I guess I’m saying I agree entirely with your point, but that there is a next step to the argument that is super important and many environmentalists seem to overlook. Systemic change requires massive political upheaval and violence if it’s going to happen fast enough to matter. As for Janet, obviously the current government is against decarbonization because it’s supported by the oil industry and other large corporations hugely invested in our current infrastructure and the status quo… but how do you expect to regulate and transform our massive energy infrastructure without government… it’s not about us vs. them, us being the goody two shoes liberals who drive Priuses and them being those dirty rednecks who drive trucks, most of the carbon as Alain points out comes from industrial transport, manufacture, power generation etc. not from me or you deciding to bike to work (I would point out that in line with the whole point of the article, it is due to a whole century of investment in car-based (ie gasoline based) urban planning and transportation infrastructure development, most Americans even in cities don’t have the option of forgoing a car to commute). Don’t even get me started on the Great Streetcar Conspiracy (one of the few widely-recognized conspiracies that actually happened and is accepted as true by the courts and historians), where Standard Oil, GM and others bought up all the streetcar lines and let them fail so they could replace them with buses instead. None of these important decisions are made by individuals, the challenge of global warming is a collective challenge that requires collective solutions. If the word collective scares you that’s probably a symptom of US culture and education’s emphasis on the individual, which is exactly the problem. Also Joshua, name a famous celebrity who started wearing his seatbelt or not smoking that really caused the cultural acceptance of seatbelts and disdain for public smoking… I can’t think of one. Enlisting celebrities to help with changing public opinion is all well and good, but you are falling into the exact same individualist trap as the rest. Cigarette taxes, the association of poverty and smoking, and a whole lot of government effort went into making that happen, seatbelts wasn’t just laws but auto regulation, people actually realizing they help safety, etc.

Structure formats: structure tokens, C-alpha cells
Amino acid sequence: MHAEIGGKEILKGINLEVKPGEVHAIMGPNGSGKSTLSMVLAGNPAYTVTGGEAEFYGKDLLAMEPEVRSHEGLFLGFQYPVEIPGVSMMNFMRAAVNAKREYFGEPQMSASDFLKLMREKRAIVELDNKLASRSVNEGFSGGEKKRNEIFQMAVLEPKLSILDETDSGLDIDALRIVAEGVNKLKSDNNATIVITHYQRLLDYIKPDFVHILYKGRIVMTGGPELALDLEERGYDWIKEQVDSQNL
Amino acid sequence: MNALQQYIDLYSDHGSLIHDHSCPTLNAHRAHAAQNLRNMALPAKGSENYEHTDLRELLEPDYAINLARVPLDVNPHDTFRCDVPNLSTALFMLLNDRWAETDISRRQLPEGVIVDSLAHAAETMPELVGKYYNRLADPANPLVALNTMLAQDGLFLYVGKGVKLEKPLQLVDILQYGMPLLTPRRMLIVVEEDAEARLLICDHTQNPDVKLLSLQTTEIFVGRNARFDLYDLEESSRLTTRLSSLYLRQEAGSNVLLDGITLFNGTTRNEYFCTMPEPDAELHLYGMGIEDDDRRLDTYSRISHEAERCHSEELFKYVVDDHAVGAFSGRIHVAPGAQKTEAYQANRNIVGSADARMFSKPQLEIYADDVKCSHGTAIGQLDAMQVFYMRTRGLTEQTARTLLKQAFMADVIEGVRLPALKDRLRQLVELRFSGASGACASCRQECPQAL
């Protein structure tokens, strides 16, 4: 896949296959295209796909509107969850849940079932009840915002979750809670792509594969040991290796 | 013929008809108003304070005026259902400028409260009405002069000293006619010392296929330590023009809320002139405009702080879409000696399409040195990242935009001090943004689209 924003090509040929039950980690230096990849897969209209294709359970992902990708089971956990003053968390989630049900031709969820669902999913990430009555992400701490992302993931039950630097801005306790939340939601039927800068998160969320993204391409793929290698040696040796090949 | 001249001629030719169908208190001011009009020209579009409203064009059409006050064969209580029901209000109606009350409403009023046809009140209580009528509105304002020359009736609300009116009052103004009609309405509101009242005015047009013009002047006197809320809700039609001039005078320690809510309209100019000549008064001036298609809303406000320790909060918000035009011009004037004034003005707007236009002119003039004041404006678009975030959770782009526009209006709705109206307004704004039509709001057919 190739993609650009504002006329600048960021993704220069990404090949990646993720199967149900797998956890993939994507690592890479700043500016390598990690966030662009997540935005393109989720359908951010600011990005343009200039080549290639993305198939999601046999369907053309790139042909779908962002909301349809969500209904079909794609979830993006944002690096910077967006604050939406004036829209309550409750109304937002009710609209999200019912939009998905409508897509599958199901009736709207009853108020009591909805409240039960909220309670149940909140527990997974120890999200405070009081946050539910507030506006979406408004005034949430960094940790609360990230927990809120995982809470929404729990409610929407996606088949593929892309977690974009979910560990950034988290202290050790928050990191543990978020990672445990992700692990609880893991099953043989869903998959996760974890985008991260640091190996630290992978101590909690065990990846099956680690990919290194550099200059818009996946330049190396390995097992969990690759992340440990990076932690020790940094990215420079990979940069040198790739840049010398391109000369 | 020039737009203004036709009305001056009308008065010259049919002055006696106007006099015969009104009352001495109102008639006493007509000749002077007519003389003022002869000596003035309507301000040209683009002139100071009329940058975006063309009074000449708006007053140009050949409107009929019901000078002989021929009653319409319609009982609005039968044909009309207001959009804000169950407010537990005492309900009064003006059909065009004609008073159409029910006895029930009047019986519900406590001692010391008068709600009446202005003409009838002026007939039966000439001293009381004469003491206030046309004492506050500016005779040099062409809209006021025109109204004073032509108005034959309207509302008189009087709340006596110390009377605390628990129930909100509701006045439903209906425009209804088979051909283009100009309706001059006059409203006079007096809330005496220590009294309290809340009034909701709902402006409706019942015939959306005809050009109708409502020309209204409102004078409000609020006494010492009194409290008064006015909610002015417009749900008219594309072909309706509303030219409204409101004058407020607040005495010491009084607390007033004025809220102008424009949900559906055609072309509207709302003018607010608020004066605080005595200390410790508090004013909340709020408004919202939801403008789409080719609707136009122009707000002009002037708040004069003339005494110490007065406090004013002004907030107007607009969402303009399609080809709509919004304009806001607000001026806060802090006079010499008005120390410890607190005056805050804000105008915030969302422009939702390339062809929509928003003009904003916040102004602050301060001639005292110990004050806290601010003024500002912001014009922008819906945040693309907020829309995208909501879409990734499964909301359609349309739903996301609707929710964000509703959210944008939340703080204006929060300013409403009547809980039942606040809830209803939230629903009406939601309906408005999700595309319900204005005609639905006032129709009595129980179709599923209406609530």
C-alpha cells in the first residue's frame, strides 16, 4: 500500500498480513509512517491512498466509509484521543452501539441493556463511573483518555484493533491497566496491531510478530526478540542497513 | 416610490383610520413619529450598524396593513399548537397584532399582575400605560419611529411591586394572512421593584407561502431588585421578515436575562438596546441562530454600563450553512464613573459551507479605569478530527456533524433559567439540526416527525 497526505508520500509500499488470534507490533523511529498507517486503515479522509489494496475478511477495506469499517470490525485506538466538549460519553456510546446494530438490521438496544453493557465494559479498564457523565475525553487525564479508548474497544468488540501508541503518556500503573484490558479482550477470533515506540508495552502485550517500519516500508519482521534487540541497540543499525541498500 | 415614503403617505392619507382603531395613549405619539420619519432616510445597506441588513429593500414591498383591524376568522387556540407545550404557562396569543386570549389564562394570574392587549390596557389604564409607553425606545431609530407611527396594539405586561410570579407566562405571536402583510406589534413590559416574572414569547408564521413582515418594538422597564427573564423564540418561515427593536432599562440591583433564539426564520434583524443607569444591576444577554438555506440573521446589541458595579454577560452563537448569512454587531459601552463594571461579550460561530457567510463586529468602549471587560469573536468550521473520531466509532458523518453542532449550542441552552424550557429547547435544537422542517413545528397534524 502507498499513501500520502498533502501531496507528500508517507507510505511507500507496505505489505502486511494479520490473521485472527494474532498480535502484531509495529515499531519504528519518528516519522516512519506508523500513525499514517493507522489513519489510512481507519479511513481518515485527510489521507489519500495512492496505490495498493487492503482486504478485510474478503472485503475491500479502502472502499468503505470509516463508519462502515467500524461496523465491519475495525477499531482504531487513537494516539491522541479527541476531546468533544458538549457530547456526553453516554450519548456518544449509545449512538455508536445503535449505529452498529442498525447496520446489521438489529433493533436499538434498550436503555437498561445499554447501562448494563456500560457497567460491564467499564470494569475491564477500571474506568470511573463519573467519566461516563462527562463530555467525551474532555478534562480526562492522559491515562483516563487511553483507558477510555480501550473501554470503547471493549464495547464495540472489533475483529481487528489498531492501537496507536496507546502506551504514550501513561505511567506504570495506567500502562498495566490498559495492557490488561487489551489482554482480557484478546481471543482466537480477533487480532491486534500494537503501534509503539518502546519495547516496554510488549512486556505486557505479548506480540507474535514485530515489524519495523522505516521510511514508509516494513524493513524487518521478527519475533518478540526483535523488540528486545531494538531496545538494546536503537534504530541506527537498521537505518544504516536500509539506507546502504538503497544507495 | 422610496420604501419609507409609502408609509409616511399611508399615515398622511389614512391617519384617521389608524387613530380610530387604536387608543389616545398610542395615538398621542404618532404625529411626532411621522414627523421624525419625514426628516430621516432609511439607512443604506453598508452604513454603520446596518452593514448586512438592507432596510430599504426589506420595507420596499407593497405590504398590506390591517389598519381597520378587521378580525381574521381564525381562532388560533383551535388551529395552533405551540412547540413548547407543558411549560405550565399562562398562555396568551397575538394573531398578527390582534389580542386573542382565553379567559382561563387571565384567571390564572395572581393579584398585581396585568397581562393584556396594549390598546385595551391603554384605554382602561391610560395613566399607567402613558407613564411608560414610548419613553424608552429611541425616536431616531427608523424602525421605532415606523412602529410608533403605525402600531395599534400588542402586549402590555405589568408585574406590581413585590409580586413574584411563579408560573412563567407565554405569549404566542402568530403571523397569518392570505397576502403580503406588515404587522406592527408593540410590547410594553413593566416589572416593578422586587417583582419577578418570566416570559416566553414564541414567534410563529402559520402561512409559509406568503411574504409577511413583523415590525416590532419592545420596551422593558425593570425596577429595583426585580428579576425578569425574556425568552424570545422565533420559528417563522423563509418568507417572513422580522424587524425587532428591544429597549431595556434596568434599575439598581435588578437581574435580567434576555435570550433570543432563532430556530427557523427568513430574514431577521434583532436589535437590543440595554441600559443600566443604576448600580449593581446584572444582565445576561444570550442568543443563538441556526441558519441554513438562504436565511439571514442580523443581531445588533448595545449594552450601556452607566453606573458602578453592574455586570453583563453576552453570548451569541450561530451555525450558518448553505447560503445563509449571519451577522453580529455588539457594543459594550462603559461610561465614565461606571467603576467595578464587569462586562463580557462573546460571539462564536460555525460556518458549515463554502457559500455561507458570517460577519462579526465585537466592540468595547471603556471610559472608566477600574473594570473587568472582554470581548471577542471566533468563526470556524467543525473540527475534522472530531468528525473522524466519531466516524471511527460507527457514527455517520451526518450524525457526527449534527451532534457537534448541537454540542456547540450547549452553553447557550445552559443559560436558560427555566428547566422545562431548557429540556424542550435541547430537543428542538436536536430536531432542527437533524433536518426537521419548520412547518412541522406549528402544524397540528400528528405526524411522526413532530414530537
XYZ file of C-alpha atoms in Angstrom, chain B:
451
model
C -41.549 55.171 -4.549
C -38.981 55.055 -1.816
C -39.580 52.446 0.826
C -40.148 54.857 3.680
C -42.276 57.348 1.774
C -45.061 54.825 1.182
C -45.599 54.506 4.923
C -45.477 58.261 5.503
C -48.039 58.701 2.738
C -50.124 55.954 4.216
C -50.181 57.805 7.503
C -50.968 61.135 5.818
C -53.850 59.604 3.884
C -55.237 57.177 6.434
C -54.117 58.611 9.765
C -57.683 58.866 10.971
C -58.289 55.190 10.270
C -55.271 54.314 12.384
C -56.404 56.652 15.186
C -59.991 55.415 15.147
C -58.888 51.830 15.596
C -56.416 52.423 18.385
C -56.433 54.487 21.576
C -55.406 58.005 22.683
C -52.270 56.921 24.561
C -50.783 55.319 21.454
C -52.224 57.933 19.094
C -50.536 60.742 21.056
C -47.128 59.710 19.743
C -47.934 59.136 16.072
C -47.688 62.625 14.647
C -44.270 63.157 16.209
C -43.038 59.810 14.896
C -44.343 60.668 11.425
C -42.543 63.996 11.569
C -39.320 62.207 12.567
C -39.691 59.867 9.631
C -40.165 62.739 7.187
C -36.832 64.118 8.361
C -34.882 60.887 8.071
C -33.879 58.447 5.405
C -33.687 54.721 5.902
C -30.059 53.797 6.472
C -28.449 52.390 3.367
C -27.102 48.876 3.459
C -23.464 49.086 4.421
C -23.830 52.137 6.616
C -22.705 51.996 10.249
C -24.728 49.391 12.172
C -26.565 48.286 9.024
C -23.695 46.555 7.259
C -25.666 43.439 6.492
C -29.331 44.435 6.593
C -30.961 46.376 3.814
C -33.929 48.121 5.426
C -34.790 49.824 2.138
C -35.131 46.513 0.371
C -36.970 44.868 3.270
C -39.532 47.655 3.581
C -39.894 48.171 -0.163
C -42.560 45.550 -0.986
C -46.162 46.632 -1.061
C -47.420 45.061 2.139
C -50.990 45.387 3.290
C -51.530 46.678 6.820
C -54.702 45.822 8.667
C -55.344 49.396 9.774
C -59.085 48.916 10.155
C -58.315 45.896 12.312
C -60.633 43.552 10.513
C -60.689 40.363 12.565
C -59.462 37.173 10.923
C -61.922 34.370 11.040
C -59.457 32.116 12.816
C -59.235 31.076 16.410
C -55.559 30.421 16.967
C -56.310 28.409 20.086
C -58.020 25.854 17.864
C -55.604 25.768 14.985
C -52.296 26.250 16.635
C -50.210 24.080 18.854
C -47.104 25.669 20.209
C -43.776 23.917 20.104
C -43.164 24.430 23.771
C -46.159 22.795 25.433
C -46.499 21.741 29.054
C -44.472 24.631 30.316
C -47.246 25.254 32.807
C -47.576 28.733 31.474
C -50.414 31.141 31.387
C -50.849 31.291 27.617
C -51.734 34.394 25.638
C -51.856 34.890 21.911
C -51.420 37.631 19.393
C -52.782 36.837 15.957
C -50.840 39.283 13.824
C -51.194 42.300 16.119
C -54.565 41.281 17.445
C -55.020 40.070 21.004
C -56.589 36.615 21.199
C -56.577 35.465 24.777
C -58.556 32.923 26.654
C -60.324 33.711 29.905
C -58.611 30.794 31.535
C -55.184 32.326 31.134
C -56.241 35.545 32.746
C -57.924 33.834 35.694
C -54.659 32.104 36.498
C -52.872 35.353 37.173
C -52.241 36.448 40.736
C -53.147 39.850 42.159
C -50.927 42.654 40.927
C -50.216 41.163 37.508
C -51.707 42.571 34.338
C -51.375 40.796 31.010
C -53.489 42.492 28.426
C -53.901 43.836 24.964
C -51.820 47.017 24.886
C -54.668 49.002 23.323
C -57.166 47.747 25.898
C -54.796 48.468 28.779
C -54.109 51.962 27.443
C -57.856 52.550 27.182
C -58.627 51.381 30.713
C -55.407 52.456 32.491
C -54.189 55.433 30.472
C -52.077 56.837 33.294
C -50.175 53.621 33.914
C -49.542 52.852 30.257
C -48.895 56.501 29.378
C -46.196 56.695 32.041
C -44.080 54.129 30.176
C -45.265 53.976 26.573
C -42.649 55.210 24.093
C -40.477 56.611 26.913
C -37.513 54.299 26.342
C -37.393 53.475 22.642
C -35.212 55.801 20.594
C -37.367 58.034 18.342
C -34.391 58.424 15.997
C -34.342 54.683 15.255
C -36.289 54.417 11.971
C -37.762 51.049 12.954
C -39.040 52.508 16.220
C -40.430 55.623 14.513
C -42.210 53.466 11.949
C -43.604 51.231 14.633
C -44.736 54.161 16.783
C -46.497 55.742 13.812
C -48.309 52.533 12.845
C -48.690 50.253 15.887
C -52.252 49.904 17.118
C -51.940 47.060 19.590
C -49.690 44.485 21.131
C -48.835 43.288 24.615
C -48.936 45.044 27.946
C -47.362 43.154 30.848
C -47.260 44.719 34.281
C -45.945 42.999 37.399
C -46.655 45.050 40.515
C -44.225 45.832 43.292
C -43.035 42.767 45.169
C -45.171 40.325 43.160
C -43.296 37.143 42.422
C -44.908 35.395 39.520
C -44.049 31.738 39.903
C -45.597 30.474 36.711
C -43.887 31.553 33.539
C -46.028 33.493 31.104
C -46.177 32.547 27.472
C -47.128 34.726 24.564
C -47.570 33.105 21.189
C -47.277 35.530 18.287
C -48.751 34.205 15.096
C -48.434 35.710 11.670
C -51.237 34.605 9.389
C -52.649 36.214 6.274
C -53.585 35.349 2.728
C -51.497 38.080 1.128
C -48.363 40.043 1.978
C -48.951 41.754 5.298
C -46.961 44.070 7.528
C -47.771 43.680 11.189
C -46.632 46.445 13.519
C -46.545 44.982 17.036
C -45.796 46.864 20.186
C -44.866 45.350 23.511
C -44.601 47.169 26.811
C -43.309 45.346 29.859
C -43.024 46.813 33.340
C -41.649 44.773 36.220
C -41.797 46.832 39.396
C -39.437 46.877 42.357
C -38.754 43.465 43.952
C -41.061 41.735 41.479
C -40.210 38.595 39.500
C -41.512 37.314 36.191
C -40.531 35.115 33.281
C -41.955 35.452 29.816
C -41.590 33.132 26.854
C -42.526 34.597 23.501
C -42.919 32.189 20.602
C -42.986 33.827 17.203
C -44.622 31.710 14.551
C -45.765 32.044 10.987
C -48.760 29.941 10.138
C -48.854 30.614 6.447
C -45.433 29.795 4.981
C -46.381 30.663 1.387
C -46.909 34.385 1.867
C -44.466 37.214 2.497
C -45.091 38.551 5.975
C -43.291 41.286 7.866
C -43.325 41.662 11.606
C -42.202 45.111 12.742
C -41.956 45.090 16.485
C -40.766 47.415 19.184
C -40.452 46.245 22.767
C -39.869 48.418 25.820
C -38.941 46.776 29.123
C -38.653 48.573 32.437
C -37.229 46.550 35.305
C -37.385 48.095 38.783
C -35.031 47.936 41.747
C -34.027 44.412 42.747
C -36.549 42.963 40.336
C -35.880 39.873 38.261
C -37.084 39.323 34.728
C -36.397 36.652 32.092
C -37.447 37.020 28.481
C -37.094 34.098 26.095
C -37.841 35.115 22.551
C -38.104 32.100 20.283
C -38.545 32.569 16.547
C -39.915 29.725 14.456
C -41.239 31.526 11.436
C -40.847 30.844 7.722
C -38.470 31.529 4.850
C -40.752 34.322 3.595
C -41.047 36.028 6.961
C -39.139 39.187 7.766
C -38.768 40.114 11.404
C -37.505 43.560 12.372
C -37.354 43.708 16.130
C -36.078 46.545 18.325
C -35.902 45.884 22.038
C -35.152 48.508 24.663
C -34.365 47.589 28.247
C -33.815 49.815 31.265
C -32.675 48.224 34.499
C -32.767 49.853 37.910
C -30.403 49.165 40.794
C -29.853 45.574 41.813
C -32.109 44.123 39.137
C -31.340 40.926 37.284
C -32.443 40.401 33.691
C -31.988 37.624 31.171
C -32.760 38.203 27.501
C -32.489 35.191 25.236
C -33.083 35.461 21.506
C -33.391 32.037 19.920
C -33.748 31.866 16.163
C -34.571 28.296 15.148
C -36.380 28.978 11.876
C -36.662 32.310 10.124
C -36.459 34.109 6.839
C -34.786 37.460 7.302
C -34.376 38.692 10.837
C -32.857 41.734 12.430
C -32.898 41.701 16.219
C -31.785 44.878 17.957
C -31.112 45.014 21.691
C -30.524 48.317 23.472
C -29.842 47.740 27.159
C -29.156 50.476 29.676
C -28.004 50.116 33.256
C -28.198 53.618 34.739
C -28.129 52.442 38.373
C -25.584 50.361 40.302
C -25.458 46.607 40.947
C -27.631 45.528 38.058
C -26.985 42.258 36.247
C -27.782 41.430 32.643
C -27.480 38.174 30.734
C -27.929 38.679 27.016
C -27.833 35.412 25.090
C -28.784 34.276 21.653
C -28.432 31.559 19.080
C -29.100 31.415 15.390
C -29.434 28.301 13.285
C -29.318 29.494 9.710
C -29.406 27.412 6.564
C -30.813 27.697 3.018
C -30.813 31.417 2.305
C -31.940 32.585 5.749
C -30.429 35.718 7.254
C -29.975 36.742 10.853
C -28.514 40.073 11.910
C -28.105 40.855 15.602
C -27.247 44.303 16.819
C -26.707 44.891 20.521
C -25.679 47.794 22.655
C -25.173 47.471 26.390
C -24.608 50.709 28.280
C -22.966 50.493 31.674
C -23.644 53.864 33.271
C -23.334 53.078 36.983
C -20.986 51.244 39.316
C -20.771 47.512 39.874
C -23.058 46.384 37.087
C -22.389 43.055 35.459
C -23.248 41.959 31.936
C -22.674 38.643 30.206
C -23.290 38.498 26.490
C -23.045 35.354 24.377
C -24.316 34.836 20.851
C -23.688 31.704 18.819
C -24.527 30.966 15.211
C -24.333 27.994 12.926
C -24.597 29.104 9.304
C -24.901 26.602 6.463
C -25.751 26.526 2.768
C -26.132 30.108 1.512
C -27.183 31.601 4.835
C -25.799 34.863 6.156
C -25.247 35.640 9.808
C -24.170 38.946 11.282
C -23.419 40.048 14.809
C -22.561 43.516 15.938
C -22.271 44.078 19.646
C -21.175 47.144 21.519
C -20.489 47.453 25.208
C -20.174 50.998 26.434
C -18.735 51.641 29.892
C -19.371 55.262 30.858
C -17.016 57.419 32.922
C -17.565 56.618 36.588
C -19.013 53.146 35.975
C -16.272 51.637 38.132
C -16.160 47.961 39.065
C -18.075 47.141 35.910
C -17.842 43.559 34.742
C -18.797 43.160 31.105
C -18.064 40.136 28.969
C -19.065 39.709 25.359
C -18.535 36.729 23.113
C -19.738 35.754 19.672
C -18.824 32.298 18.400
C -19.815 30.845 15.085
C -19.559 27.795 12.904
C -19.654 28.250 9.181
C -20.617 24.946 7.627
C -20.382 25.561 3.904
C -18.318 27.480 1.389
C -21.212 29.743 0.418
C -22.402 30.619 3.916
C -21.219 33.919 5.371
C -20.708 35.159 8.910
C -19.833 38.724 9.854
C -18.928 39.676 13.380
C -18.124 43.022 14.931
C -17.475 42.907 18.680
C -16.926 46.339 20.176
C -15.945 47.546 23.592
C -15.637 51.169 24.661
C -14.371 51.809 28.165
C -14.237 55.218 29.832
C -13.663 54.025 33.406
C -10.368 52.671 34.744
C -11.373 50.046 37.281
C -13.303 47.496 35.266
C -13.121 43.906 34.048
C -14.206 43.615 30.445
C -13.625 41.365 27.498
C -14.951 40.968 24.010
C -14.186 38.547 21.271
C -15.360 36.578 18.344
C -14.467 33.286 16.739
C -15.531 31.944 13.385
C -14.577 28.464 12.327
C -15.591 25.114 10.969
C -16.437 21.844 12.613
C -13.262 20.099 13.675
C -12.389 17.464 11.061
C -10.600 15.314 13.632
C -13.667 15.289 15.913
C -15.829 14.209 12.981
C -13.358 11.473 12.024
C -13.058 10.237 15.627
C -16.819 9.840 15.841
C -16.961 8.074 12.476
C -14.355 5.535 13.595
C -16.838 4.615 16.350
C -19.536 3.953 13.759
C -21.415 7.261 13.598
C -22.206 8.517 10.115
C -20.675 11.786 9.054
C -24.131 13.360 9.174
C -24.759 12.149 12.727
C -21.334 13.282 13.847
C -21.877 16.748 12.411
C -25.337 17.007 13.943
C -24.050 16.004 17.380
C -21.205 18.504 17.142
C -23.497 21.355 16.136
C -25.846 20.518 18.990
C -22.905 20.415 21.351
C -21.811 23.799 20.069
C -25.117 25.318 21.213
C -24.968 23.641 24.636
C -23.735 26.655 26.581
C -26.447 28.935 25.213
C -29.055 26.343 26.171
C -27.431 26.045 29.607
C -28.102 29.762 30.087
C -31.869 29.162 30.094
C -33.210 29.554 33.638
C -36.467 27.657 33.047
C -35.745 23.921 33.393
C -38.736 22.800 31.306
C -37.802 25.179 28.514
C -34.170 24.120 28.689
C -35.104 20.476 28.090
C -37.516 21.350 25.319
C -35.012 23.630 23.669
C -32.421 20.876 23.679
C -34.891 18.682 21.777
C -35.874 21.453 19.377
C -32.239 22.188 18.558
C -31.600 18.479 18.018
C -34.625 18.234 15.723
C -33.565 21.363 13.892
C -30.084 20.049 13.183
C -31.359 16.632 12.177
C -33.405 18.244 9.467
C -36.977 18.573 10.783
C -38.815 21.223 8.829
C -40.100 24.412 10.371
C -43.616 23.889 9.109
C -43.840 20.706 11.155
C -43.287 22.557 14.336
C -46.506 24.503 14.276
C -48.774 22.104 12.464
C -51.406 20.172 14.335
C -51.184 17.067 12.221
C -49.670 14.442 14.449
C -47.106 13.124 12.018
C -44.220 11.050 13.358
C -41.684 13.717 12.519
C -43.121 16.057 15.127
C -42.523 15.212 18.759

Joshua Kaufmann

I wholeheartedly agree with (3), Janet Wilkie,

Localism, direct-democracy local government and low-tech, self-sufficient communities that form local, sustainable economies are the answer to the problem, not more government control and ‘green’ taxes slapped on by people who haven’t got the foggiest when it comes to even the basics of engineering and chemistry.

The promotion of one-child policies in the comments of a low-tech blog surprises me greatly. You do realize that the government is the first to embrace new technology in its ever-growing search for more areas of life to tax and control? License-plate scanning camera’s, CCTV all around English cities, electronic voting … You name it, the government wants it or already has it.

Brian Young

I agree that individual actions are not enough to avert disaster - that approach inevitably means too little too late. We know that human population coupled with runaway capitalism/consumerism looks pretty well unstoppable or would take strife-filled decades to turn around.